Given the paucity of information about the fighter aces who flew with the Austro-Hungarian Empire (Army & Navy) during the First World War, this book provides an interesting view of how military aviation in that nation acquitted itself on the various fighting fronts.
In contrast to Germany, France, Italy, and Britain, whose aviation industries under the impetus of war expanded and produced in excess of 100,000 military aircraft, only 4,768 aircraft were approved for use by the Austro-Hungarian military (the Luftfahrtruppen, LFT). Indeed, "[f]rom the beginning of the war, local aviation manufacturers had wasted already scarce resources on ill-conceived projects, and they ... lacked the skilled workers and raw materials to build new aeroplanes. They were also unable [in the last months of the war as Austria-Hungary faced the prospect of scarcer raw materials and foodstuffs owing to the tighter constraints of the longstanding British naval blockade] to send spare parts, fuel and even paint and bracing wires to the front. This left Austro-Hungarian airmen with little option but to bear their pain and continue to fight and die without hope, fully aware of the futility of their sacrifice."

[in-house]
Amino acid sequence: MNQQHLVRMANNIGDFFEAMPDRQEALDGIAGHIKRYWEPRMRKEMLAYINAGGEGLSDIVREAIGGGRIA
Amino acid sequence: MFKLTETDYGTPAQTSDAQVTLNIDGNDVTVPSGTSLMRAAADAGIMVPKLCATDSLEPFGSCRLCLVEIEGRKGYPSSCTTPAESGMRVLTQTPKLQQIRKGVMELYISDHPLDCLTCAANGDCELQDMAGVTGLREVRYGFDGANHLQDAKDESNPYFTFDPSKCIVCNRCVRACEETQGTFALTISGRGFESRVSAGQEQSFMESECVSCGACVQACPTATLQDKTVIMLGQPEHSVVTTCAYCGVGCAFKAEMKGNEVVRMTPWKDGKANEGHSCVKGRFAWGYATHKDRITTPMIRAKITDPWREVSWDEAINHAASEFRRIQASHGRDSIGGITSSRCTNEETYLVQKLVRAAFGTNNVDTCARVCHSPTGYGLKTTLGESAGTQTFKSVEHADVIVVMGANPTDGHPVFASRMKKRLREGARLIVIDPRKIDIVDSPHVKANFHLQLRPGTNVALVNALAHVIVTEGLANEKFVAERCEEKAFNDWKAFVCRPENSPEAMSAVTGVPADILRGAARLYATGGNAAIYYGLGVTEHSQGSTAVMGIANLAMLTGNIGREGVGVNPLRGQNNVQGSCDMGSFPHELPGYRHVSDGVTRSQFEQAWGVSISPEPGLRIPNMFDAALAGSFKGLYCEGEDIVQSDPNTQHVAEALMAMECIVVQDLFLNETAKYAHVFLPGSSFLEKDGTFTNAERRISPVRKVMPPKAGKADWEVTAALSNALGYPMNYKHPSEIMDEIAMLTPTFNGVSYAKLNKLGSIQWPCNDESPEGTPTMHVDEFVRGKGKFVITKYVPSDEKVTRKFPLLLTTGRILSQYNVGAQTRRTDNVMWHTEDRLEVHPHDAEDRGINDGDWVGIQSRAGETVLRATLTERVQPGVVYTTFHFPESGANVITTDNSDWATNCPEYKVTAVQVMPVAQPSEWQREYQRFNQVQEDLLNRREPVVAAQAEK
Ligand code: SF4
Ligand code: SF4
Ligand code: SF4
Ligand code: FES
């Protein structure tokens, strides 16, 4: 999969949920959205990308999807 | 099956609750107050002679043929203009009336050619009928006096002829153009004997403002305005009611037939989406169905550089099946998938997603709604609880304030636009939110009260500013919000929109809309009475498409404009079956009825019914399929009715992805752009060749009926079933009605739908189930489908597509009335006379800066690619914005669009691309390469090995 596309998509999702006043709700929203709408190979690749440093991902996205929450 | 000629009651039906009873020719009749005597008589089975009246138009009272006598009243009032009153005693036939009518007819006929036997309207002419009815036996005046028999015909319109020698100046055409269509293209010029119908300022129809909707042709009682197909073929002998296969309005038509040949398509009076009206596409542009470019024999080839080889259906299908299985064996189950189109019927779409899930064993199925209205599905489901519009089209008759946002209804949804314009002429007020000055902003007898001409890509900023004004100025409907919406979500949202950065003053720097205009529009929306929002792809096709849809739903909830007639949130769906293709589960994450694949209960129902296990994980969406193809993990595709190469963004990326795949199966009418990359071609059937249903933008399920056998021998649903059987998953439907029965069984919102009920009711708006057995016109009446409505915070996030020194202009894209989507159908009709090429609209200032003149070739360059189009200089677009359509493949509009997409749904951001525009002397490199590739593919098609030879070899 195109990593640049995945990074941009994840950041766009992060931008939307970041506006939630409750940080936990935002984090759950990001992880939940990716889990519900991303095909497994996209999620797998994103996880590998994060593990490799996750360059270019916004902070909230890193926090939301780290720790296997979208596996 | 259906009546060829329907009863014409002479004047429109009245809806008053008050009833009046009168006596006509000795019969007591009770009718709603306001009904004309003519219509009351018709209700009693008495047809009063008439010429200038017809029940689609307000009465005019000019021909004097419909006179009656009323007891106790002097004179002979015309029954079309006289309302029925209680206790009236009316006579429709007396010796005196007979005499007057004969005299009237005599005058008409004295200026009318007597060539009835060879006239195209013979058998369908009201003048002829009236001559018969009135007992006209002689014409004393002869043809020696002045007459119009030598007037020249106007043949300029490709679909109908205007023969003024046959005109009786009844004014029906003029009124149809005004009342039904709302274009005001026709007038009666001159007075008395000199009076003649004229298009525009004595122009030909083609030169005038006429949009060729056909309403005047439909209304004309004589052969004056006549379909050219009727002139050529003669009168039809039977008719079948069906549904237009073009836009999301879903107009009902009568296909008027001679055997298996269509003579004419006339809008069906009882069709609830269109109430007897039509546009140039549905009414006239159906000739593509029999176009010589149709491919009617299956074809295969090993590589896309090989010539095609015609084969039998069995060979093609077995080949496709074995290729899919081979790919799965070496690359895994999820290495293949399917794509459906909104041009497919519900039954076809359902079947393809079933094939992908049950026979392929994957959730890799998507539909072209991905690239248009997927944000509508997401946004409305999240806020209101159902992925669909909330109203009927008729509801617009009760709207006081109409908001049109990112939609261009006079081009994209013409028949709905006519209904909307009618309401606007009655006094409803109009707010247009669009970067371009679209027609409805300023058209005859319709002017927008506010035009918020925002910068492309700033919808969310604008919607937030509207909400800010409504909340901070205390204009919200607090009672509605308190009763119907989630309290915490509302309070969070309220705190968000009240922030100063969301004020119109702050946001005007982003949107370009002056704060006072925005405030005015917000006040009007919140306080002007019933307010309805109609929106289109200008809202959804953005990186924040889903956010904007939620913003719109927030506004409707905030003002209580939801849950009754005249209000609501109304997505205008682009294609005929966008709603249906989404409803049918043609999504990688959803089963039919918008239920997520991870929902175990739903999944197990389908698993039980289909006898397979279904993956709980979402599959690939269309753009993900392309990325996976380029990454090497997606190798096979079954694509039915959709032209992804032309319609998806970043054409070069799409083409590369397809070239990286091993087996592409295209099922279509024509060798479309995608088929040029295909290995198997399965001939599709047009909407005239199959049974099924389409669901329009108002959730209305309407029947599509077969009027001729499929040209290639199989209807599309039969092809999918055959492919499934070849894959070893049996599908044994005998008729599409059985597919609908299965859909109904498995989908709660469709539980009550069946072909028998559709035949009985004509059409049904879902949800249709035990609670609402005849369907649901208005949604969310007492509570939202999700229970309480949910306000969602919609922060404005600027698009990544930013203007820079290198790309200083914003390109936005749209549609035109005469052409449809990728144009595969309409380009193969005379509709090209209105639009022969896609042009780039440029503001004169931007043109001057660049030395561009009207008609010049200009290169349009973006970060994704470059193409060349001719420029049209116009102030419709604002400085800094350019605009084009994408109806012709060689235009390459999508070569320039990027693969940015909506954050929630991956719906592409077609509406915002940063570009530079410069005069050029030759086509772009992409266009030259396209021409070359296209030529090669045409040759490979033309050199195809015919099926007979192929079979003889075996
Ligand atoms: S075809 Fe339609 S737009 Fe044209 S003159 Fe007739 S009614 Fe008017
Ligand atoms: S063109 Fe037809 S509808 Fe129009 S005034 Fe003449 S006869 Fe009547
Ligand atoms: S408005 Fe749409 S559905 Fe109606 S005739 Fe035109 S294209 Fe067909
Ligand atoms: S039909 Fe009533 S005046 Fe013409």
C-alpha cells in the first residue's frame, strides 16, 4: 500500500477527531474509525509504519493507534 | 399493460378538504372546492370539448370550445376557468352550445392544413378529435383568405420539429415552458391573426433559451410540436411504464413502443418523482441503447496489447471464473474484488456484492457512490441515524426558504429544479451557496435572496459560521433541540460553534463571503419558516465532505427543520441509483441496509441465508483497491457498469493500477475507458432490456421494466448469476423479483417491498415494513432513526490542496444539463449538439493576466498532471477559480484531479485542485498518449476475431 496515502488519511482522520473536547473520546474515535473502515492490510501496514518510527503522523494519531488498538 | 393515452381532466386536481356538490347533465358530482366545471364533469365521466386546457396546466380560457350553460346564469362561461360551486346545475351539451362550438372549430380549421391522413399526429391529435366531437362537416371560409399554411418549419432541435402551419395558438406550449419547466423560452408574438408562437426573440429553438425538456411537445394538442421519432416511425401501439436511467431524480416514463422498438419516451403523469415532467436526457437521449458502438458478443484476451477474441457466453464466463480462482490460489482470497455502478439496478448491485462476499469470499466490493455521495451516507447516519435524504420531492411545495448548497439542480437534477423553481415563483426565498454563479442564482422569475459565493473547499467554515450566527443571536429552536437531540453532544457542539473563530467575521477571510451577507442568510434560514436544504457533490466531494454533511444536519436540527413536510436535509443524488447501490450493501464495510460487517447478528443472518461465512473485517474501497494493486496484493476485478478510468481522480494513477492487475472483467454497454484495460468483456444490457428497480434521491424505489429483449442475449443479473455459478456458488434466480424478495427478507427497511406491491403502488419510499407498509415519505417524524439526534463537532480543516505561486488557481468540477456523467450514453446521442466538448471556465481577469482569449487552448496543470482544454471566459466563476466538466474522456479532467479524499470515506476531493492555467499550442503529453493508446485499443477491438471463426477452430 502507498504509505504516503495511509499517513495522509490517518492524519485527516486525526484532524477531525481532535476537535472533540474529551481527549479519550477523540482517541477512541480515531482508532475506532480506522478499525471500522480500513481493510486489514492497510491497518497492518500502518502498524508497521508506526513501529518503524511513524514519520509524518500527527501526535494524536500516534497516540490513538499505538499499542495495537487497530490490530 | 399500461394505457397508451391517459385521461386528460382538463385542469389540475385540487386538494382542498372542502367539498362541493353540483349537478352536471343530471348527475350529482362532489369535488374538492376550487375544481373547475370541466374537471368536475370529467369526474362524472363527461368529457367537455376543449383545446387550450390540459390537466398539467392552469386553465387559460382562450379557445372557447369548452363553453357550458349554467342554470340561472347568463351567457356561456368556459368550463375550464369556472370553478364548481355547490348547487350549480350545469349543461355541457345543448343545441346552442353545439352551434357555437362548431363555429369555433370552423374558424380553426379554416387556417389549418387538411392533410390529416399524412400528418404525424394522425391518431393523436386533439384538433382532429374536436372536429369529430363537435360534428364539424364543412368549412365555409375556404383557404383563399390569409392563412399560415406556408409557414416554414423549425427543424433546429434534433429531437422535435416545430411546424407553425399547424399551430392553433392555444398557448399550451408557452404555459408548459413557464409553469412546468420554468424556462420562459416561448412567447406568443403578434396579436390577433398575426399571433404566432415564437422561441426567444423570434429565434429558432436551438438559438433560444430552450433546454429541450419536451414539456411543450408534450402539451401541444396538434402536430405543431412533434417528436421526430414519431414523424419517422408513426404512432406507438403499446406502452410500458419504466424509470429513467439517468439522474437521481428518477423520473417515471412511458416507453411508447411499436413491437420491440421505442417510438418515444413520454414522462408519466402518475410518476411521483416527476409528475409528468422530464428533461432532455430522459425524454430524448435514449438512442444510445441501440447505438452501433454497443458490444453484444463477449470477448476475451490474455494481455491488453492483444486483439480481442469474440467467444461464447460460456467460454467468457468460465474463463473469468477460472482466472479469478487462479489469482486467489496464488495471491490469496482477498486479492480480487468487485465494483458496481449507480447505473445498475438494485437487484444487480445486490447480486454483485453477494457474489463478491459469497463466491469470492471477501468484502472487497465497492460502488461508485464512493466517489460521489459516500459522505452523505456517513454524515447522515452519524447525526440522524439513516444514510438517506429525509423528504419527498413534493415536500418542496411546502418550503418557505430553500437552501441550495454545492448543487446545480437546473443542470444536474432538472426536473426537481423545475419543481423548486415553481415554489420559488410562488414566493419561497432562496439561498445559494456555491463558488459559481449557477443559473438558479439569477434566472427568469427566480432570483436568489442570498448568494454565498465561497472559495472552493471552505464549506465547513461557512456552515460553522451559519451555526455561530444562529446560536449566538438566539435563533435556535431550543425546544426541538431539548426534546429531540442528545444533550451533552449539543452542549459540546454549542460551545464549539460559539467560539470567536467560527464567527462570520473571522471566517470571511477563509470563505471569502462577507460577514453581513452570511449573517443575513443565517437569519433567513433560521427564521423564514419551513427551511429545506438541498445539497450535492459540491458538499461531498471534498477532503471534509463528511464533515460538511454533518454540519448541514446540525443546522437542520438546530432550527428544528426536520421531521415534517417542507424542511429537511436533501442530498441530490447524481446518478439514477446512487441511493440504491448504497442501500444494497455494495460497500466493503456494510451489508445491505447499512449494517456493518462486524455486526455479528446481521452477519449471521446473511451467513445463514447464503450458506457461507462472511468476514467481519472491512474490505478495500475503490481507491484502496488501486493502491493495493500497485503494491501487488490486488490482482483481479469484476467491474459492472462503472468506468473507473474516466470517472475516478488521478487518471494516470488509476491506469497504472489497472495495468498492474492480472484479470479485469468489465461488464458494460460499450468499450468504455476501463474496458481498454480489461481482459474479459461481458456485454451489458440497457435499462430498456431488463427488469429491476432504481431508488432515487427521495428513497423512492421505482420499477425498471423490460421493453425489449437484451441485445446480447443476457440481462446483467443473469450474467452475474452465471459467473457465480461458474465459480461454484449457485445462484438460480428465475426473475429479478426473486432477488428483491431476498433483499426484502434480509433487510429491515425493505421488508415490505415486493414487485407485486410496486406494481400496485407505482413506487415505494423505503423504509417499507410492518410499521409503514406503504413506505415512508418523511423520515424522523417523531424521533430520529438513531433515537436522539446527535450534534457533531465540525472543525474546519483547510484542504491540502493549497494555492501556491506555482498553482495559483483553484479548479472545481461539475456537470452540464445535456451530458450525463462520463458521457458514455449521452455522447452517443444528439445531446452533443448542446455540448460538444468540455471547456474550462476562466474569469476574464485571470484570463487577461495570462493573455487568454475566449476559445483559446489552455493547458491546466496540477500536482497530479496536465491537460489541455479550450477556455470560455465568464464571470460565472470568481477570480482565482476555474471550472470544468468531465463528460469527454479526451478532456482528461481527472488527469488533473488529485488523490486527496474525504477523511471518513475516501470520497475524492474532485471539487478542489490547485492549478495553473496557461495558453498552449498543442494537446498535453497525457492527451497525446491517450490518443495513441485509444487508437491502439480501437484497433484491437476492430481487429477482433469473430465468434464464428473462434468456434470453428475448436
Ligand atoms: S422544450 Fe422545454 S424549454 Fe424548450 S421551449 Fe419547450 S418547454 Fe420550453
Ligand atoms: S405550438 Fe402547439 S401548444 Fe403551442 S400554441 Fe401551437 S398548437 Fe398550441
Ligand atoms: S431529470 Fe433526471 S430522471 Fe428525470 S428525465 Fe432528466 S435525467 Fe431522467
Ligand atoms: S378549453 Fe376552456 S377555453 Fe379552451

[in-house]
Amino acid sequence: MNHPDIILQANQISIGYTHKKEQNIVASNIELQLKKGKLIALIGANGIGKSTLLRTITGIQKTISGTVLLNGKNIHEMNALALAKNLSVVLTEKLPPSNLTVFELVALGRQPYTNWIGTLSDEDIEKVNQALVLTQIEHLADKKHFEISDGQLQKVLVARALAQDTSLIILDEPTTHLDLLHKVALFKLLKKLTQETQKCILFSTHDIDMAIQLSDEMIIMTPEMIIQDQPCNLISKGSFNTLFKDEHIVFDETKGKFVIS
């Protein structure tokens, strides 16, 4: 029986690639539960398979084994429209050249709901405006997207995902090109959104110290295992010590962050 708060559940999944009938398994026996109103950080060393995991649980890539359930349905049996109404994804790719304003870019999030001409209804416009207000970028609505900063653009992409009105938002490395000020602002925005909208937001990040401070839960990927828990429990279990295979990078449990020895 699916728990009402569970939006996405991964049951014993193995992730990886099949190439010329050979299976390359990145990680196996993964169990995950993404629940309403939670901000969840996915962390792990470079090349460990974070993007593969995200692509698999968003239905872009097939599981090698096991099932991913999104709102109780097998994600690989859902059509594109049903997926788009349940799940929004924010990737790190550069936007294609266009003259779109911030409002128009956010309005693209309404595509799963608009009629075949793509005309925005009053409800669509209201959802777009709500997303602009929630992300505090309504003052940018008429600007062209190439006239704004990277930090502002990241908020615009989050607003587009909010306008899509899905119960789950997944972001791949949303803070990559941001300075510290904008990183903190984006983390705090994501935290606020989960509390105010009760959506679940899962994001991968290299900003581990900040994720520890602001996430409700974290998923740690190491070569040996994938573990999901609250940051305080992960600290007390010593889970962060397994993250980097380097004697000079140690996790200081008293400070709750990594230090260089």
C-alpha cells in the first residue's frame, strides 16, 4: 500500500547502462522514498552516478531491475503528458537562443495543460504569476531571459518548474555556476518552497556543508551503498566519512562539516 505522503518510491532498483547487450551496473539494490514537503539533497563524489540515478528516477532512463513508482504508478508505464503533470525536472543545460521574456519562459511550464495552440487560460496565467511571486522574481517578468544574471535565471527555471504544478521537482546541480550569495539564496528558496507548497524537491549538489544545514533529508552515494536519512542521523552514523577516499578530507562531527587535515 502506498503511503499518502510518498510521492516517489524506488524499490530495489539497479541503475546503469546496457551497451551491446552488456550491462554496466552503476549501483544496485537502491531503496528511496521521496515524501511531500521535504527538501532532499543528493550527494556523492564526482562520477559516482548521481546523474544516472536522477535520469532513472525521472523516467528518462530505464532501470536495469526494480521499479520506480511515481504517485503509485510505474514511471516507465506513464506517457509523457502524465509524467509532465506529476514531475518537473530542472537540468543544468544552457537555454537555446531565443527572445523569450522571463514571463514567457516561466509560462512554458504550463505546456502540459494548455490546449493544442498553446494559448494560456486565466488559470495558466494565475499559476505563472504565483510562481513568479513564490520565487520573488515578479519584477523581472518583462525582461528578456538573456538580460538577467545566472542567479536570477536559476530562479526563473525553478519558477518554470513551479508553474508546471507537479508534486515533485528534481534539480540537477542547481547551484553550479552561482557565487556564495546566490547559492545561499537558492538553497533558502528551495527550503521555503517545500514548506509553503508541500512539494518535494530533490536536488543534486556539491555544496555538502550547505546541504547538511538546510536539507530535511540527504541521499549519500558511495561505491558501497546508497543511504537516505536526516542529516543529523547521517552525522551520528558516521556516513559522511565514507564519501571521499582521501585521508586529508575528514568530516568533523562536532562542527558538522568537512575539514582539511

The book also has a beautiful set of photographs and colored illustrations of the Albatros fighter used by some of Austria-Hungary's top aces. That, in itself, makes "Austro-Hungarian Albatros Aces of World War 1" a worthy addition to any aviation aficionado's library.